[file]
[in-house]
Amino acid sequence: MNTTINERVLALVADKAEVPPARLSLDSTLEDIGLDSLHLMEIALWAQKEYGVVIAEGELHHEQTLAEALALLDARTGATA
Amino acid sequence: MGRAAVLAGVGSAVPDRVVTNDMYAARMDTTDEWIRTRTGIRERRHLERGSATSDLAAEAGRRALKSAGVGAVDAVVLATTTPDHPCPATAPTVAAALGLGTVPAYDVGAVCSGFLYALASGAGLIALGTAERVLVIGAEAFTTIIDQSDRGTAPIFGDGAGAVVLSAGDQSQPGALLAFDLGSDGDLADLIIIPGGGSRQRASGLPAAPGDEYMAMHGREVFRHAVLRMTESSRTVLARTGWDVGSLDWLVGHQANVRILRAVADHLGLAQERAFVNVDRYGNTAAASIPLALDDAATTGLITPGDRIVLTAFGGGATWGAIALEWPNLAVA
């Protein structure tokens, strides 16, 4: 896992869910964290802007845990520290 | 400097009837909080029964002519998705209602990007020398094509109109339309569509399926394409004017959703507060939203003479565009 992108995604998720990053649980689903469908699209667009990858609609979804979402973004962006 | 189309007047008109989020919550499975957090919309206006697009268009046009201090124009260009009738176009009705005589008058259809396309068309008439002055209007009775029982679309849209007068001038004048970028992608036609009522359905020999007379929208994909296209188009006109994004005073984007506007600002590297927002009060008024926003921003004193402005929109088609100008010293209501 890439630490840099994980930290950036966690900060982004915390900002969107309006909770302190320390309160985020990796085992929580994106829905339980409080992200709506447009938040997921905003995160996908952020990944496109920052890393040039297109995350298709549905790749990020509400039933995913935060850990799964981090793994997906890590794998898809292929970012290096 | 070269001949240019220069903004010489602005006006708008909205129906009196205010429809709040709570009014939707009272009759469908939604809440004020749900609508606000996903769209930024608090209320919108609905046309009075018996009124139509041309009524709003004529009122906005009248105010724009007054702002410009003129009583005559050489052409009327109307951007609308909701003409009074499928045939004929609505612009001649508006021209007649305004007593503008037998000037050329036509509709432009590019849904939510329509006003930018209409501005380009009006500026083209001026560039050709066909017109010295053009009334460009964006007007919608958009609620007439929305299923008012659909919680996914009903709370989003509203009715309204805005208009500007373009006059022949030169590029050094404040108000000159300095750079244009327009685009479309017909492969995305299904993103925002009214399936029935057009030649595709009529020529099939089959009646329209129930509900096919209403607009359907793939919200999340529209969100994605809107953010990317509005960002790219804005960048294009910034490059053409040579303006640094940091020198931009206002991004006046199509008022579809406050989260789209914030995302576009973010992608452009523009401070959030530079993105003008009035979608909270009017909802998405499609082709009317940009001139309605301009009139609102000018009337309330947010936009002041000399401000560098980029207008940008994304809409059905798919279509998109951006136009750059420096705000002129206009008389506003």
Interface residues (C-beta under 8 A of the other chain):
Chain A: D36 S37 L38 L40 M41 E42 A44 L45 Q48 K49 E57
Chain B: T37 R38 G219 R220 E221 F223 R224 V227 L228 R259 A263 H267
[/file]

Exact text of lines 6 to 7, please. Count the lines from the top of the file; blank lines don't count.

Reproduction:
Chain A: D36 S37 L38 L40 M41 E42 A44 L45 Q48 K49 E57
Chain B: T37 R38 G219 R220 E221 F223 R224 V227 L228 R259 A263 H267